On one hand we have the marvelous promise that once we believe the gospel message—that Jesus died for our sins and rose again—we have forgiveness of all our sins.
All of them.
But that begs a question: If Jesus has already paid for our sins, why then does the Bible tell us to confess our sins for forgiveness?
It’s because the Bible teaches two kinds of forgiveness.
Do you understand the difference?
The First Kind of Forgiveness
Although we have sinned, Jesus shed His blood on the cross as our substitute to pay for our sins. When we believe in Him—when we trust Him for the forgiveness He offers by grace through faith—then we can know that our sins are forgiven (John 5:24).
This forgiveness occurs once—at the moment of faith—and it relates to our eternal forgiveness.
Paul wrote of:
[God’s] beloved Son, in whom we have redemption, the forgiveness of sins. —Colossians 1:13–14
This is fine for eternity. But what happens when we sin after we’ve trusted Christ?
The confusion occurs most often with this second kind of forgiveness. No one said it better than Jesus Himself:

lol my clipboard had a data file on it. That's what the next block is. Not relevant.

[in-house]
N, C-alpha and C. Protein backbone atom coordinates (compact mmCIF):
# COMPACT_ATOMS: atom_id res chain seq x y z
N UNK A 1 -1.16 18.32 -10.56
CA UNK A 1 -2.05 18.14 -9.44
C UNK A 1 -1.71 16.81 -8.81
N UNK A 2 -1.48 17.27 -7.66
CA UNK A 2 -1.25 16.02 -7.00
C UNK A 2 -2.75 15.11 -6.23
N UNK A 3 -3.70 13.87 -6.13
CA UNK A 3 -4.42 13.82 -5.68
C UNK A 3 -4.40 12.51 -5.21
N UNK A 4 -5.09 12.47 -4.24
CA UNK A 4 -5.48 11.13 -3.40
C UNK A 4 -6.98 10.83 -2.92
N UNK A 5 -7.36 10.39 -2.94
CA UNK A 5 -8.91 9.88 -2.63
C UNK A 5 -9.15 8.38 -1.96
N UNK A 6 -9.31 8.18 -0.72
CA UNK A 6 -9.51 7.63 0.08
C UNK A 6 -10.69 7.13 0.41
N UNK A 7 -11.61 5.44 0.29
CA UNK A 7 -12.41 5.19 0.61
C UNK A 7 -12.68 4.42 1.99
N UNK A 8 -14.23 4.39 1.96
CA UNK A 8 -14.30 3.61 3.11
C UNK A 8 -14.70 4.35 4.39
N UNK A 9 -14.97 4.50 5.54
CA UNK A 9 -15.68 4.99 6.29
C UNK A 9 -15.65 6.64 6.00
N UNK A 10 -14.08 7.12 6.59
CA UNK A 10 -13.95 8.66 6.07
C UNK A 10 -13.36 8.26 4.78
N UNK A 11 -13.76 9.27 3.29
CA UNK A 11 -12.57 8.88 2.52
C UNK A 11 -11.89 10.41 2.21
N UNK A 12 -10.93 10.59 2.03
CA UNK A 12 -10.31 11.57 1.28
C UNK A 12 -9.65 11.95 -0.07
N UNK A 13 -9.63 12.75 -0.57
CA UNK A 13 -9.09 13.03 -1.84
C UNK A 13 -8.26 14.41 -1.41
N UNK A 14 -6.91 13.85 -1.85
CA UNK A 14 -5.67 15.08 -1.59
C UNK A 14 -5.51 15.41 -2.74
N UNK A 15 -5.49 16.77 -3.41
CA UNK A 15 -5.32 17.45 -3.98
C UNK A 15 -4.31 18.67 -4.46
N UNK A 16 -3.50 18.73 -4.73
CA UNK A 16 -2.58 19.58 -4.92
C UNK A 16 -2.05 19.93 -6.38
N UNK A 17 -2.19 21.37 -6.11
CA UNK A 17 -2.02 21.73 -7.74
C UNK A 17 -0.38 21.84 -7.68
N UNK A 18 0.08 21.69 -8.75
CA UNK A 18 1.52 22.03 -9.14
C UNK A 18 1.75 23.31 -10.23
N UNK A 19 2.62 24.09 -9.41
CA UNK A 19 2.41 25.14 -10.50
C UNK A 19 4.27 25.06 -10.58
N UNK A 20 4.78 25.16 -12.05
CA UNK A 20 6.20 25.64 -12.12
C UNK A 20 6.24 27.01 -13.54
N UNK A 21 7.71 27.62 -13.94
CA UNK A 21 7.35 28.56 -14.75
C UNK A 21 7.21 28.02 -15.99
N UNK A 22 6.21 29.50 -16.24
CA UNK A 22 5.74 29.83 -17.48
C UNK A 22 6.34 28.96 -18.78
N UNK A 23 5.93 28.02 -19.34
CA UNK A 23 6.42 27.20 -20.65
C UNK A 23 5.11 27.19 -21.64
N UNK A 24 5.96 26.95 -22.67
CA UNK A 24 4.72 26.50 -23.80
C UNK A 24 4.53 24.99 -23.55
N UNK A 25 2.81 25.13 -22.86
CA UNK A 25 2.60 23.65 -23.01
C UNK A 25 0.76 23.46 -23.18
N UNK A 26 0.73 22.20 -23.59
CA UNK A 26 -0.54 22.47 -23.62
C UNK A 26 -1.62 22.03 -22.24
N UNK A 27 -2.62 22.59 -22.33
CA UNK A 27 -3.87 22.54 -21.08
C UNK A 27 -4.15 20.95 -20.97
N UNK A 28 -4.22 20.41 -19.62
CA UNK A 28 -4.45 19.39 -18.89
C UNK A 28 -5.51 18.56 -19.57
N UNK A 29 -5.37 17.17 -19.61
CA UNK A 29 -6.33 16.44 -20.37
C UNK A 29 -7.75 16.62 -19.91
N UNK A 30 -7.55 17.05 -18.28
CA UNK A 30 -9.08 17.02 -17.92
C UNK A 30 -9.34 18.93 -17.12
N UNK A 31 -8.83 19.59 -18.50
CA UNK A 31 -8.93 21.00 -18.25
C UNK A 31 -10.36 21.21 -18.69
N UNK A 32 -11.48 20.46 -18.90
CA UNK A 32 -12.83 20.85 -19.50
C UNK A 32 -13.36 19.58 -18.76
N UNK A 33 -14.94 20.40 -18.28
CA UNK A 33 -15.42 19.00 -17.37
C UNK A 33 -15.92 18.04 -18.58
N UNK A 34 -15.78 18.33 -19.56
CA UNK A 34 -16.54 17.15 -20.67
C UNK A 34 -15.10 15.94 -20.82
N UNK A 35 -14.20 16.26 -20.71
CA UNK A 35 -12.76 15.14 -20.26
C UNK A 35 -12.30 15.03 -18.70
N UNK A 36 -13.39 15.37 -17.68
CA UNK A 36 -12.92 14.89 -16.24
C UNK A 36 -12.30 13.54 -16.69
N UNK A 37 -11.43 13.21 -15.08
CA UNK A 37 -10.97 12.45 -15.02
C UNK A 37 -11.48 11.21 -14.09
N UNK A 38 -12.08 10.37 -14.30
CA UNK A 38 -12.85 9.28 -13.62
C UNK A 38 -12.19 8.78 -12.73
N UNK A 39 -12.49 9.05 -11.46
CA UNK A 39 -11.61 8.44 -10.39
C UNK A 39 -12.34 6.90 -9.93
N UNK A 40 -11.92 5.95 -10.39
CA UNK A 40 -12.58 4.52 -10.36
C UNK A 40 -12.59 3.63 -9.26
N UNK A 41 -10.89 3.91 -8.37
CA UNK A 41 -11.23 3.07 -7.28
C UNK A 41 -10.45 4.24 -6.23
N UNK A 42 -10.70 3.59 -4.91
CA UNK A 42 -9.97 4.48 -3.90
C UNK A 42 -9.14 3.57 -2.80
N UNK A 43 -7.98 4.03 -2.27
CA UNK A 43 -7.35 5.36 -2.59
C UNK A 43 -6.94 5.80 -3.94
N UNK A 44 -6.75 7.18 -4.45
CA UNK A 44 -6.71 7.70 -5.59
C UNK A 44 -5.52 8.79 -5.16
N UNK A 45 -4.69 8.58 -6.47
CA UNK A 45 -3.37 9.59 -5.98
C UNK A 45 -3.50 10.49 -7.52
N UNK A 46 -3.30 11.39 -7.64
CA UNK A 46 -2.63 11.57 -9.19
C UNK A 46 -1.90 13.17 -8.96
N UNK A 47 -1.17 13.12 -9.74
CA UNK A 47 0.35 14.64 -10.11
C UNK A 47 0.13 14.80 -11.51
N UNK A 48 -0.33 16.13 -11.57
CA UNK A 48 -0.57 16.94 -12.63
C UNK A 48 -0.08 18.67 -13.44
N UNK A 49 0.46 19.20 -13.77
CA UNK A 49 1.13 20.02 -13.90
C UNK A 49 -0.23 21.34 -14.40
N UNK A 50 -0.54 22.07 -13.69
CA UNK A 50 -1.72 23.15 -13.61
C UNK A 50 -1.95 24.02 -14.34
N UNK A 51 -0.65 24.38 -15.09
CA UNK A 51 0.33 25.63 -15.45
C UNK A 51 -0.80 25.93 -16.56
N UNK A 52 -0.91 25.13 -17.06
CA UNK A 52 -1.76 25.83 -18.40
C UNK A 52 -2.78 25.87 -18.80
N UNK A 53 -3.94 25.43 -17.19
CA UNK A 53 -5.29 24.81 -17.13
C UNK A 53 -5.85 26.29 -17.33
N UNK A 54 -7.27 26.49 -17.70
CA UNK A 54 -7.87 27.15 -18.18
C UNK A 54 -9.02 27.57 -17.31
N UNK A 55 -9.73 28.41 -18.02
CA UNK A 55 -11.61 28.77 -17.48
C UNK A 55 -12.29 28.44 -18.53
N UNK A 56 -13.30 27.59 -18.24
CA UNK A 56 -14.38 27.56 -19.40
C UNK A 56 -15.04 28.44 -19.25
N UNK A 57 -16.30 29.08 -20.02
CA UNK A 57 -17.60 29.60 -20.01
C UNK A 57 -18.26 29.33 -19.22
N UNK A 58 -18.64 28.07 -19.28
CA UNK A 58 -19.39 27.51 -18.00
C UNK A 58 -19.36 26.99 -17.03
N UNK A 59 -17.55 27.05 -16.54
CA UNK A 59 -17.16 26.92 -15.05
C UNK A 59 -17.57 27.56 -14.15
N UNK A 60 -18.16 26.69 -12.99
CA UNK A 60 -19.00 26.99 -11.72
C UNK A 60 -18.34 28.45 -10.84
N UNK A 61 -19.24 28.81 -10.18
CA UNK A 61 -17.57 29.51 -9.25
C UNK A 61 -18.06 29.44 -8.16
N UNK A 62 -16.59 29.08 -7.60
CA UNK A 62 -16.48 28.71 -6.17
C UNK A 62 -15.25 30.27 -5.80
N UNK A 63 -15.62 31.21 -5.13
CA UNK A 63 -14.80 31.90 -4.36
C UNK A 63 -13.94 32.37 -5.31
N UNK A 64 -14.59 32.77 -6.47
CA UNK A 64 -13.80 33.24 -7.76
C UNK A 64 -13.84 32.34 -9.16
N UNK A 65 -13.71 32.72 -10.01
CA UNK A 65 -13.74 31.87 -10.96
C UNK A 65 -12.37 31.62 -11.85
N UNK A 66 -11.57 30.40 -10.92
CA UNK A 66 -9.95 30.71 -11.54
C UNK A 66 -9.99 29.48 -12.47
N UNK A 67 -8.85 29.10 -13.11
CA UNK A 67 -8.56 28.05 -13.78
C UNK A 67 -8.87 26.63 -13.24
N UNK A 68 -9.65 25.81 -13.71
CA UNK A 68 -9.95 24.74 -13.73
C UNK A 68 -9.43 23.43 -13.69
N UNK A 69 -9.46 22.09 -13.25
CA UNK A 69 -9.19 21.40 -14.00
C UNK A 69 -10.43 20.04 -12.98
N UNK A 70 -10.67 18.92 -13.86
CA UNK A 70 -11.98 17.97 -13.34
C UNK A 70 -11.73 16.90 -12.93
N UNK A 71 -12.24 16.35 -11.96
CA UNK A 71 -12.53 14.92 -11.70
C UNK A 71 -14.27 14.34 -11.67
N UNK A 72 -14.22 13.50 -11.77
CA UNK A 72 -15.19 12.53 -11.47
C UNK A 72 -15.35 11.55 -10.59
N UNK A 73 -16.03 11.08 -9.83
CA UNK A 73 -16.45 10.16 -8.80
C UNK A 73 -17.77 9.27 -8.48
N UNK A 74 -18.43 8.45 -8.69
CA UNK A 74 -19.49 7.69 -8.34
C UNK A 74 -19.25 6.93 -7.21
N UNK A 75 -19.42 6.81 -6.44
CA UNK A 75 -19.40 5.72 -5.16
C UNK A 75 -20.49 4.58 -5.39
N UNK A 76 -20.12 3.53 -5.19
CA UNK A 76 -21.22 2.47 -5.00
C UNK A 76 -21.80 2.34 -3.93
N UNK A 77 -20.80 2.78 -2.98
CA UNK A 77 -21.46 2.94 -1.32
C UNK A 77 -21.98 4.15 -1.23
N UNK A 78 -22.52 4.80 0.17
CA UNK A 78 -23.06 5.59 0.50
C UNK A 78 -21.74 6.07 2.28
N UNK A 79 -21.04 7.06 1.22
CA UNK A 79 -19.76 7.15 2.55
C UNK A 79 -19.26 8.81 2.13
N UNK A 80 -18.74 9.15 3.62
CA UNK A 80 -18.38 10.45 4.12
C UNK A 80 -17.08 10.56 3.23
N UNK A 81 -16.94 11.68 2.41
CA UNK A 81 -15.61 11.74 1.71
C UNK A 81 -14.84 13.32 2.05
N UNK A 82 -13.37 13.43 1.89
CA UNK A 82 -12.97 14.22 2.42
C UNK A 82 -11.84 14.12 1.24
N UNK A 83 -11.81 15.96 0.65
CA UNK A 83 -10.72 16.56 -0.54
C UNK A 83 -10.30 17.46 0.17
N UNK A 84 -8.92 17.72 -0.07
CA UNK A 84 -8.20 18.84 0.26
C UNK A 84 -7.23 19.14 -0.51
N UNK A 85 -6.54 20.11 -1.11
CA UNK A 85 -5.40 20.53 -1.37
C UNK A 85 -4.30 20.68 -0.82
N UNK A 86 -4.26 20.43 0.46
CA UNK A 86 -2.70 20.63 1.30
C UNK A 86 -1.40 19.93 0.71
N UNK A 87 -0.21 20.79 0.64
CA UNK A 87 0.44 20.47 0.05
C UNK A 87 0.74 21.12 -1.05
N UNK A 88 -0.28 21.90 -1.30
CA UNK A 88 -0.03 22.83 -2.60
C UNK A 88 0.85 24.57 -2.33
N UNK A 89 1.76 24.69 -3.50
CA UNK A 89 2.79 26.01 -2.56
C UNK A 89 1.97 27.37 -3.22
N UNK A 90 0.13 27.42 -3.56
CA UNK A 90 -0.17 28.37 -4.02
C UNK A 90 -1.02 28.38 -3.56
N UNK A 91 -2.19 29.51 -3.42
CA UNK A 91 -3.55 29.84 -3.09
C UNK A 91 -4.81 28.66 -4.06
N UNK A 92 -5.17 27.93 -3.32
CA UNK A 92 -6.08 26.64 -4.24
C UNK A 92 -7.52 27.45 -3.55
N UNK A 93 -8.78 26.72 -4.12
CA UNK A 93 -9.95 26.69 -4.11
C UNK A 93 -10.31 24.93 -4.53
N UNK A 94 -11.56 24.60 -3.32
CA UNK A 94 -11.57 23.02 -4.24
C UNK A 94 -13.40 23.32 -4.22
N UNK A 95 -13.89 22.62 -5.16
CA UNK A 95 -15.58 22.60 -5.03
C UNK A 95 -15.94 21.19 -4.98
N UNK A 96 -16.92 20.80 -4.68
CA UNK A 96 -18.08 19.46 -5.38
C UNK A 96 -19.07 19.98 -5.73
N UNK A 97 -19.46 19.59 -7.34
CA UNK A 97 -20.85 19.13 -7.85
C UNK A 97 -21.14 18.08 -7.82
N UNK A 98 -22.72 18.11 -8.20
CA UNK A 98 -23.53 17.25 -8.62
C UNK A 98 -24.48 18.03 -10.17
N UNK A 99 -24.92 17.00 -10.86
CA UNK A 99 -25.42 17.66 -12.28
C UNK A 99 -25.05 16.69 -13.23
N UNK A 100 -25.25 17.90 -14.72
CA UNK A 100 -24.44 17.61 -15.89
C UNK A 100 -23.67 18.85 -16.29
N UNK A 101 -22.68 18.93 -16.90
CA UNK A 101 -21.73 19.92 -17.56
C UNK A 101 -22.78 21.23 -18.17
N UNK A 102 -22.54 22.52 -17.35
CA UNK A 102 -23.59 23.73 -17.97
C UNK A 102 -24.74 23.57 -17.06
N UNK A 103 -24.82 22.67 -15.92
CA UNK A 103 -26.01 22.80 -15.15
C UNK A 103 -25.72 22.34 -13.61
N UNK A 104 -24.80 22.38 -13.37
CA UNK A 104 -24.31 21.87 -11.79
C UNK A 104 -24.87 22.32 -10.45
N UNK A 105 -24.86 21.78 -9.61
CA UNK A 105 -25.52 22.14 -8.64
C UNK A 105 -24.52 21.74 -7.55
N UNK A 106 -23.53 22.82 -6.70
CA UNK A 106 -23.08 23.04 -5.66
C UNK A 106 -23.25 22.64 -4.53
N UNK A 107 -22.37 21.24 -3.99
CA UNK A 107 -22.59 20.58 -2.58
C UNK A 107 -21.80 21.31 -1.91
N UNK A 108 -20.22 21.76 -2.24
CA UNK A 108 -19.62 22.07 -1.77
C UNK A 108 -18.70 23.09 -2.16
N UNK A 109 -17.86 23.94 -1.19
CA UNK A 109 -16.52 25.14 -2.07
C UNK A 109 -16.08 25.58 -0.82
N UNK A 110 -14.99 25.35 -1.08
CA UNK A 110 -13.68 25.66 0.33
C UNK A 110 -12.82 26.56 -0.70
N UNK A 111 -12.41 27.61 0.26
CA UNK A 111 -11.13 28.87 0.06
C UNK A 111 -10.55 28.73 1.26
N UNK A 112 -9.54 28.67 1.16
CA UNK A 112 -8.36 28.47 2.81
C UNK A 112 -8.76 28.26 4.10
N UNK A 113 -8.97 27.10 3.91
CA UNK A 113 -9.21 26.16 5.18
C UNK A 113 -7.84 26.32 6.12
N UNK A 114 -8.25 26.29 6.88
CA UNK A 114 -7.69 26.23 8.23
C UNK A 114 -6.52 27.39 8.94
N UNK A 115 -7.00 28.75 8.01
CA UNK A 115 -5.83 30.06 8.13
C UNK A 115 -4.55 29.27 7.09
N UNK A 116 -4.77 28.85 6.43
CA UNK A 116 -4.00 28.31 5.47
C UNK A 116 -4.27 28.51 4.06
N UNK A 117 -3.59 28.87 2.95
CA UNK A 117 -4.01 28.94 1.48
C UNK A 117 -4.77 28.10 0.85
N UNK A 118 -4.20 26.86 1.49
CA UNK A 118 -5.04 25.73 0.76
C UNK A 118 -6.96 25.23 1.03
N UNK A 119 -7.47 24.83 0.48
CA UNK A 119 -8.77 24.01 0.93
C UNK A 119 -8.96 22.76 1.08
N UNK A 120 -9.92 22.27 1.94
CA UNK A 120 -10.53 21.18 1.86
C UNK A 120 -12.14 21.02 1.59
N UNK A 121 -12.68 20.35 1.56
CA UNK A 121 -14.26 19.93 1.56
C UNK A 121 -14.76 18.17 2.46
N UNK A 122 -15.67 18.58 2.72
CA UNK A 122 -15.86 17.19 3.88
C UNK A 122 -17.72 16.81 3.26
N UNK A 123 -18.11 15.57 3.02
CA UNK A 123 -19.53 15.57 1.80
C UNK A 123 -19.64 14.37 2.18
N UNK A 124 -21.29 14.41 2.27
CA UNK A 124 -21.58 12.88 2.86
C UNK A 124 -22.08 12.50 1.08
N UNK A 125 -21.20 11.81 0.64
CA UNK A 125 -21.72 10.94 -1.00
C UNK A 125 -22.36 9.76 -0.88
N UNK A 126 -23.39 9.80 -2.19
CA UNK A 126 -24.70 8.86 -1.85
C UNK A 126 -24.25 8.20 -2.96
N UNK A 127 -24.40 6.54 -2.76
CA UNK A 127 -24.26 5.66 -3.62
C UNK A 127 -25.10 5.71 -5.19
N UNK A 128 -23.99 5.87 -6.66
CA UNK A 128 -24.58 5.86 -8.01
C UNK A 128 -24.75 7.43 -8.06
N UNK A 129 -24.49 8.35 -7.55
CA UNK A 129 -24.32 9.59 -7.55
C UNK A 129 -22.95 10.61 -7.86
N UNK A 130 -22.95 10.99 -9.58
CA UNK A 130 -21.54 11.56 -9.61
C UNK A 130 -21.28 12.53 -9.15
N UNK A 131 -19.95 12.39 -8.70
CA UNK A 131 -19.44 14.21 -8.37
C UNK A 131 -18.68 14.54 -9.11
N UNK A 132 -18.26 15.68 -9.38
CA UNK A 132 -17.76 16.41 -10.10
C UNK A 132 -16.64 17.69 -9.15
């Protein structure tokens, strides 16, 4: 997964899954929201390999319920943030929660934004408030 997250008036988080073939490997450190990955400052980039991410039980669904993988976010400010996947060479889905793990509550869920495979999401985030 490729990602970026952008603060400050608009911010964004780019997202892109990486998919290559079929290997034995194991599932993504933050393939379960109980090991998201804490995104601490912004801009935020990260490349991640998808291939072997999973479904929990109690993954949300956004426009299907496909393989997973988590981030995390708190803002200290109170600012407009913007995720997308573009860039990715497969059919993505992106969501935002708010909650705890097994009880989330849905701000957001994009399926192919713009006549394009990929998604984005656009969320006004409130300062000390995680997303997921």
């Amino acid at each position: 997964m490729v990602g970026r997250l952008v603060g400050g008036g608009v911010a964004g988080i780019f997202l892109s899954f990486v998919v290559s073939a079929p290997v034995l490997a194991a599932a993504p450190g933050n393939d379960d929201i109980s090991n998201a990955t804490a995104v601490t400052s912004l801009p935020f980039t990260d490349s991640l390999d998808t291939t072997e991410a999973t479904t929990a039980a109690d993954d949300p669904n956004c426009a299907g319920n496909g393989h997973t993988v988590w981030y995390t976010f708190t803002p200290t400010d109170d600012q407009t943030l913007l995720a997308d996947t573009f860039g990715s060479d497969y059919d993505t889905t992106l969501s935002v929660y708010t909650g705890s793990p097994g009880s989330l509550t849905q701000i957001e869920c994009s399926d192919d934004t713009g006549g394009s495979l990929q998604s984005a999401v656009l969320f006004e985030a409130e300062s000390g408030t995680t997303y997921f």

If you do not forgive others, then your Father will not forgive your transgressions. —Matthew 6:15
In short, if you as a Christian sin—for example, you bear a grudge against someone—you are still saved, but you are out of fellowship with God.
This kind of forgiveness is different from the kind that determines heaven and hell. It isn’t sought so that we’ll stay saved or regain our salvation. This forgiveness occurs many times—over the course of our lives—and it relates to our fellowship with God.
The Apostle John wrote:
If we confess our sins, He is faithful and righteous to forgive us our sins and to cleanse us from all unrighteousness. —1 John 1:9
James said it this way:
Therefore, confess your sins to one another, and pray for one another so that you may be healed. —James 5:16
A Helpful Illustration
A simple example serves to illustrate the two types of forgiveness.
My daughter will always be my daughter. She is mine, and nothing she does can ever change that. But if she sins against me, then there is something between us until she confess and asks for forgiveness.
The two types of forgiveness are essential to understand:
The forgiveness that occurs at the moment of faith relates to our eternal forgiveness.
The forgiveness that occurs in our daily lives relates to our relational forgiveness—our fellowship with God.
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